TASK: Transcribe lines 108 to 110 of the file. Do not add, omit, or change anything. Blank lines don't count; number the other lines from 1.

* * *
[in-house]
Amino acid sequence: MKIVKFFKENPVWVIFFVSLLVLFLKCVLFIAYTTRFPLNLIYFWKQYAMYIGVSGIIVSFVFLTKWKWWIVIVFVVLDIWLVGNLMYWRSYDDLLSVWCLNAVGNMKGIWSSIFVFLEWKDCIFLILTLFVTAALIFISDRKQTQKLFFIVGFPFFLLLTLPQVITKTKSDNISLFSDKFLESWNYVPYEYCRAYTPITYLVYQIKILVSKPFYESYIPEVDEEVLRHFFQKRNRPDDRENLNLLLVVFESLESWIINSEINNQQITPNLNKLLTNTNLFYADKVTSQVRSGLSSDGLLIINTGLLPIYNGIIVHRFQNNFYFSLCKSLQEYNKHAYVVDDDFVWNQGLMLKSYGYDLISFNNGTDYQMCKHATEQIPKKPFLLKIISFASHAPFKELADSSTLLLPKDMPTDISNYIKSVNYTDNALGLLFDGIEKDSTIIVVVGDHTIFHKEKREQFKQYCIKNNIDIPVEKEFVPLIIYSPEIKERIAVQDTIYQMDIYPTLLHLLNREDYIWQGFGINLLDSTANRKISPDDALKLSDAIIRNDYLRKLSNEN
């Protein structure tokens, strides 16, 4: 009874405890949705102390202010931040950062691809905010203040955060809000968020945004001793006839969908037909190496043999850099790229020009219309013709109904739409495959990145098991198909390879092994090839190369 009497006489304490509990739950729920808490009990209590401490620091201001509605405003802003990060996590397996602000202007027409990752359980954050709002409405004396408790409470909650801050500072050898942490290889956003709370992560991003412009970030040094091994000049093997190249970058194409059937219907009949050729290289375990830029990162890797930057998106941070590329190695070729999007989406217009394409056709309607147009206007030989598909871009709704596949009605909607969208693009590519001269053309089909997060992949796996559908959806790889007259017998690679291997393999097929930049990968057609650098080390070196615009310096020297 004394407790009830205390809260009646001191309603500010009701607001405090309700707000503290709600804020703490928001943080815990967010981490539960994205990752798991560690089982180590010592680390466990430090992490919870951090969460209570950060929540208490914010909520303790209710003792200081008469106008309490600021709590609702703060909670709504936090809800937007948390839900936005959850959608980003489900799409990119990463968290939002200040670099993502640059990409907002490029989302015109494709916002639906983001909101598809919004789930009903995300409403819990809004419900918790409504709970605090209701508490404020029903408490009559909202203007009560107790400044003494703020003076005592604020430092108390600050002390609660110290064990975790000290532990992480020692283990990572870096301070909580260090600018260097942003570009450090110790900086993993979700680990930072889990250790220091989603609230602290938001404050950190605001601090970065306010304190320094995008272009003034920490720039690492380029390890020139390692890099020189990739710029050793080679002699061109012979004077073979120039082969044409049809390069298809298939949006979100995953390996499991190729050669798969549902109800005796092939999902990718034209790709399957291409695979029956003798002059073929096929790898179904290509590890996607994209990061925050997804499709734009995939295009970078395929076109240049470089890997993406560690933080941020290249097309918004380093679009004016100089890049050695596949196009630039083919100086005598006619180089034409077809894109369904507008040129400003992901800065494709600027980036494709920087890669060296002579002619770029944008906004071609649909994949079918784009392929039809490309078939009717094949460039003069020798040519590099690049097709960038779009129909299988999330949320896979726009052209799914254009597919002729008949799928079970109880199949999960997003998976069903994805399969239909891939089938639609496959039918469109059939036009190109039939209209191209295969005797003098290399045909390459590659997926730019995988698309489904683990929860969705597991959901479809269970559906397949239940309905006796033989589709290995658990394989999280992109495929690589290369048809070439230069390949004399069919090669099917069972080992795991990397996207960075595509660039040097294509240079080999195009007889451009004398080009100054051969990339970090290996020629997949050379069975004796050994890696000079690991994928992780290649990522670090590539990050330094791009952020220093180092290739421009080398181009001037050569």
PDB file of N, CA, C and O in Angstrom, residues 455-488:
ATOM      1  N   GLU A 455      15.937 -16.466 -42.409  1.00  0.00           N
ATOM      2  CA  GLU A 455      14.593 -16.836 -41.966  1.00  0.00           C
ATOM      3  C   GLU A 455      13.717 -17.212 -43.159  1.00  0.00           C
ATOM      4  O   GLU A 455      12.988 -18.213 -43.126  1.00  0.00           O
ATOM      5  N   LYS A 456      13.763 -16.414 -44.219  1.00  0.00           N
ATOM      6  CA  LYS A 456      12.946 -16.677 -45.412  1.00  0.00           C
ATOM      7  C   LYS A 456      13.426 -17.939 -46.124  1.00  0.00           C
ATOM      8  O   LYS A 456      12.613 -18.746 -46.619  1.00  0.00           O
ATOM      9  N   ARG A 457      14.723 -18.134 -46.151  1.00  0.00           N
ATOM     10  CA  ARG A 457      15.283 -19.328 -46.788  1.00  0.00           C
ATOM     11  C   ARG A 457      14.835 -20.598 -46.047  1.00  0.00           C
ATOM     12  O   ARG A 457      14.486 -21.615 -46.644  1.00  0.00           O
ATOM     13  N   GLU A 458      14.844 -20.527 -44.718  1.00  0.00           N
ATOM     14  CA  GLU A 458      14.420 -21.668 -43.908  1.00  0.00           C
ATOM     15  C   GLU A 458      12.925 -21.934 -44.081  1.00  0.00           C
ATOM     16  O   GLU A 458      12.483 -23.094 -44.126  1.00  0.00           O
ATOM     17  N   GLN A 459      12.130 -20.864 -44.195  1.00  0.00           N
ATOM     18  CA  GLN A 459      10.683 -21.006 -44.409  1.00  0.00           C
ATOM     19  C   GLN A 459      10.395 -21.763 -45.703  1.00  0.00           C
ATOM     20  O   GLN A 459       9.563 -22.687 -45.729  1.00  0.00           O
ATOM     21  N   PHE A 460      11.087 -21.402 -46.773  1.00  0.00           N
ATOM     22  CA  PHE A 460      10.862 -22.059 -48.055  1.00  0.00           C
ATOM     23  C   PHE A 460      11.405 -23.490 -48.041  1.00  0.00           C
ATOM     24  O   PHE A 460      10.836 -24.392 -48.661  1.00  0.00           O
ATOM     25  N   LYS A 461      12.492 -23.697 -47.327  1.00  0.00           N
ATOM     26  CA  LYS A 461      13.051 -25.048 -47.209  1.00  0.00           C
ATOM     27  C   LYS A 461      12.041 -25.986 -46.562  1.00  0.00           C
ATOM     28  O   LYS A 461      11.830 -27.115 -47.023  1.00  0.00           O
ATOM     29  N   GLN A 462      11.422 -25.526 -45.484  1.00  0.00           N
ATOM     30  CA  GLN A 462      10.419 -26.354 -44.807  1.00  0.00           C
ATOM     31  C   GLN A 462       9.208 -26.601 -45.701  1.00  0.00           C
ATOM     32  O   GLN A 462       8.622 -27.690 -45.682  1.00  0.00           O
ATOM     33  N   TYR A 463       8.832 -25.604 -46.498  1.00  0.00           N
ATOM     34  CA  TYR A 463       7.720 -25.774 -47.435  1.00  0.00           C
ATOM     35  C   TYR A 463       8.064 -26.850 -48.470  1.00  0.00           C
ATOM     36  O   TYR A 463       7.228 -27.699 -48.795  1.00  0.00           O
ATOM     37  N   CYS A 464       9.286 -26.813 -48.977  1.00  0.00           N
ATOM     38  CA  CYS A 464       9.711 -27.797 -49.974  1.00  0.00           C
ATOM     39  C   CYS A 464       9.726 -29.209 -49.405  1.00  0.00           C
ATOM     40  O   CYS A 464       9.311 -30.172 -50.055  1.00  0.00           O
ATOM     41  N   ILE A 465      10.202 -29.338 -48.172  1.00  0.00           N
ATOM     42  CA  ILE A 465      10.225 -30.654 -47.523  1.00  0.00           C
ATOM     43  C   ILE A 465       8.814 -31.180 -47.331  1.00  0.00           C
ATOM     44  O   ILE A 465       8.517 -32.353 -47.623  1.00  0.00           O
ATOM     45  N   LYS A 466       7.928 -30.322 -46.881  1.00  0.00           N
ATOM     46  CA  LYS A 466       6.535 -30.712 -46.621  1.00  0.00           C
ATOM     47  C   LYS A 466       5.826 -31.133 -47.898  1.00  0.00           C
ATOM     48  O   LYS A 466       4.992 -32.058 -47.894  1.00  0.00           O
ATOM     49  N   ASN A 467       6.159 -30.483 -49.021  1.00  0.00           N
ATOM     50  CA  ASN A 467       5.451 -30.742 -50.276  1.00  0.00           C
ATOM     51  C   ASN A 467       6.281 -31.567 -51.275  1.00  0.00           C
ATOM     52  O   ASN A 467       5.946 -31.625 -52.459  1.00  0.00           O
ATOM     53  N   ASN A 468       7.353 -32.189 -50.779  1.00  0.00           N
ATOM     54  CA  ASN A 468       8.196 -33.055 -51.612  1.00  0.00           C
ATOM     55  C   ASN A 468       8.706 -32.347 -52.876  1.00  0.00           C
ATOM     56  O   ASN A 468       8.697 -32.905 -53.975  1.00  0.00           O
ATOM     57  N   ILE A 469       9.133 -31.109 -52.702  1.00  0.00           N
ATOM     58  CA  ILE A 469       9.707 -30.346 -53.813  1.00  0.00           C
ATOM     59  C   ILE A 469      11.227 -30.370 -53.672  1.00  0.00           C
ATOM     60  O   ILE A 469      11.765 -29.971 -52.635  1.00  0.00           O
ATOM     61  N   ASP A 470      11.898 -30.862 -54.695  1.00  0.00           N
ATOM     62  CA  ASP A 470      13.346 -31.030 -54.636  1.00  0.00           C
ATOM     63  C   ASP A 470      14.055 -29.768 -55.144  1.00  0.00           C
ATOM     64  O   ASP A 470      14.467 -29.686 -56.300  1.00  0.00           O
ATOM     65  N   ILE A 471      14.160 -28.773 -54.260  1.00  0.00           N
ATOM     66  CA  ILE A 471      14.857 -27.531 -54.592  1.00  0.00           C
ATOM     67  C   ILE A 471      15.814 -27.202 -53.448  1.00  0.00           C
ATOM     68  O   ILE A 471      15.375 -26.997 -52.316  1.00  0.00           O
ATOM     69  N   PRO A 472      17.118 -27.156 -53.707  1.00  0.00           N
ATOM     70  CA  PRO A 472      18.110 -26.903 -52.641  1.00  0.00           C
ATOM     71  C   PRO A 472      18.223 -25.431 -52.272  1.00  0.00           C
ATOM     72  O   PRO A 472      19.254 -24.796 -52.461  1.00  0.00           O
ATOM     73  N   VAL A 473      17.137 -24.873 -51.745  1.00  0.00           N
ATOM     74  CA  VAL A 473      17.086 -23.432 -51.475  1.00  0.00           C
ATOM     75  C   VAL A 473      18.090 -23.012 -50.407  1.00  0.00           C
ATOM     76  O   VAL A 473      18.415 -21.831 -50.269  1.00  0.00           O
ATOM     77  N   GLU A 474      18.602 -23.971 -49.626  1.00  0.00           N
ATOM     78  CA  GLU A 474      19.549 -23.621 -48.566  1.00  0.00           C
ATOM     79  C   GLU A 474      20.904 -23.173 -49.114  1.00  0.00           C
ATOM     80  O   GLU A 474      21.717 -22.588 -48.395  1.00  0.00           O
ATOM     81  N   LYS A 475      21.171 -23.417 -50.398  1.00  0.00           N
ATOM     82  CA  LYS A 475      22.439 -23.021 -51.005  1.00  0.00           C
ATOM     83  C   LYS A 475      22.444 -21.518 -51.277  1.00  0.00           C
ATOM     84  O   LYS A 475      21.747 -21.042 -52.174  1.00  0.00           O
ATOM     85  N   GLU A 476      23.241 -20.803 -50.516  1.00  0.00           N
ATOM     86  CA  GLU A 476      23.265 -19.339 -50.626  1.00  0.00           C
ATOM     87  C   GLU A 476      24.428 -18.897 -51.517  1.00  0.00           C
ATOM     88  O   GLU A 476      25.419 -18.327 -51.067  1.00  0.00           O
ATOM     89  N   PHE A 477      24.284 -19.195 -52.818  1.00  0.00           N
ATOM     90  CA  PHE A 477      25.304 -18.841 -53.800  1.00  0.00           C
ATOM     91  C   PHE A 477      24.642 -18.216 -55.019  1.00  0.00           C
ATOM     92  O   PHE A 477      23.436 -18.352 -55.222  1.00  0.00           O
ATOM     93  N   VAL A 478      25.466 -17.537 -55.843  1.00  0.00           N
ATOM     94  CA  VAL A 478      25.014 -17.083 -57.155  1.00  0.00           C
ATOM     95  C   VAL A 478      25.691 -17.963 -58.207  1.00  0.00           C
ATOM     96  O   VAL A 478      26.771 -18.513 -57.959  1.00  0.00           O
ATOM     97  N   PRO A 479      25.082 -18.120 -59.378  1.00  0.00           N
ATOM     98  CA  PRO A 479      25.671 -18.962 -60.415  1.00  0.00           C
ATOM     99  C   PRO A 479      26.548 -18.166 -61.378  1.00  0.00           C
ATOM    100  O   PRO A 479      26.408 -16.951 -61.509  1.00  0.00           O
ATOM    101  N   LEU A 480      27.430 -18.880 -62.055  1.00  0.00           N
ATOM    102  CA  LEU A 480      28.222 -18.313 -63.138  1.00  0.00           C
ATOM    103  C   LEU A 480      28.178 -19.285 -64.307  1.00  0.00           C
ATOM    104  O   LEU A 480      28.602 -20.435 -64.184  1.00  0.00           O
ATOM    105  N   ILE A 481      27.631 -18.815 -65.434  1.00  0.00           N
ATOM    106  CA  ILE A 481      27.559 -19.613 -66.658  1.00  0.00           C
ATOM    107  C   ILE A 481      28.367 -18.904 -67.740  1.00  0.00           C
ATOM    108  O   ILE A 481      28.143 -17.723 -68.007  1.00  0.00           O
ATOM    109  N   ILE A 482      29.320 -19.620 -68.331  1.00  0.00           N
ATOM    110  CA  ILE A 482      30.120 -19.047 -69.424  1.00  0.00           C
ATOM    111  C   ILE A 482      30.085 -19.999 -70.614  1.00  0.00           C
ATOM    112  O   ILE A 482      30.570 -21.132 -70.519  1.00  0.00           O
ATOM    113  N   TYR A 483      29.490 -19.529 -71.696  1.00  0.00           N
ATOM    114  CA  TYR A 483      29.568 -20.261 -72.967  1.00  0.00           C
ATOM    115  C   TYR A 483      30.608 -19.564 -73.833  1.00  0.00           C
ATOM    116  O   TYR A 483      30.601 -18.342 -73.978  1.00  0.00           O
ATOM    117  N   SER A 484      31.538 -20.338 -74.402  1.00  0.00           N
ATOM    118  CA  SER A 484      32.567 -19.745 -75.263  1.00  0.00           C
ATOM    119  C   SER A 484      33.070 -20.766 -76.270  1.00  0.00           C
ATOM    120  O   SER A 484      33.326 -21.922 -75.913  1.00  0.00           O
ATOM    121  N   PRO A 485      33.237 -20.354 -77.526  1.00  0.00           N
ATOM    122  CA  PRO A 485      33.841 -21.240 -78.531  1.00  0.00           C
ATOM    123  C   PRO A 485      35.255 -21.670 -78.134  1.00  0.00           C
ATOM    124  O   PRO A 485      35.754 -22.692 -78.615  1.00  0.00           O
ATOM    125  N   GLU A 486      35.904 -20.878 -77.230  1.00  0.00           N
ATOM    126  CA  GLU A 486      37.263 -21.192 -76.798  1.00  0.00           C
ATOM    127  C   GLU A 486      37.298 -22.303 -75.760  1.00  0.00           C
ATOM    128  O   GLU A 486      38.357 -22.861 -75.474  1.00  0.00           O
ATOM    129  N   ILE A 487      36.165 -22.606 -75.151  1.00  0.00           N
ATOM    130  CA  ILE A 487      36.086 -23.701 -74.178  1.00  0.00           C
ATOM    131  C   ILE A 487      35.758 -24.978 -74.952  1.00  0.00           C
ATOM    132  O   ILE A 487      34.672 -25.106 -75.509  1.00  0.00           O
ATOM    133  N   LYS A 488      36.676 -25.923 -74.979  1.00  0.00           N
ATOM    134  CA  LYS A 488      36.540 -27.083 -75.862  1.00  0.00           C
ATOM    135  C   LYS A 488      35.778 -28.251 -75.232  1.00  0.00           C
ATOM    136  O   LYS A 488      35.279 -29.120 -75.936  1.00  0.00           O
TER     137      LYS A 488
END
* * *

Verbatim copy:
ATOM    104  O   LEU A 480      28.602 -20.435 -64.184  1.00  0.00           O
ATOM    105  N   ILE A 481      27.631 -18.815 -65.434  1.00  0.00           N
ATOM    106  CA  ILE A 481      27.559 -19.613 -66.658  1.00  0.00           C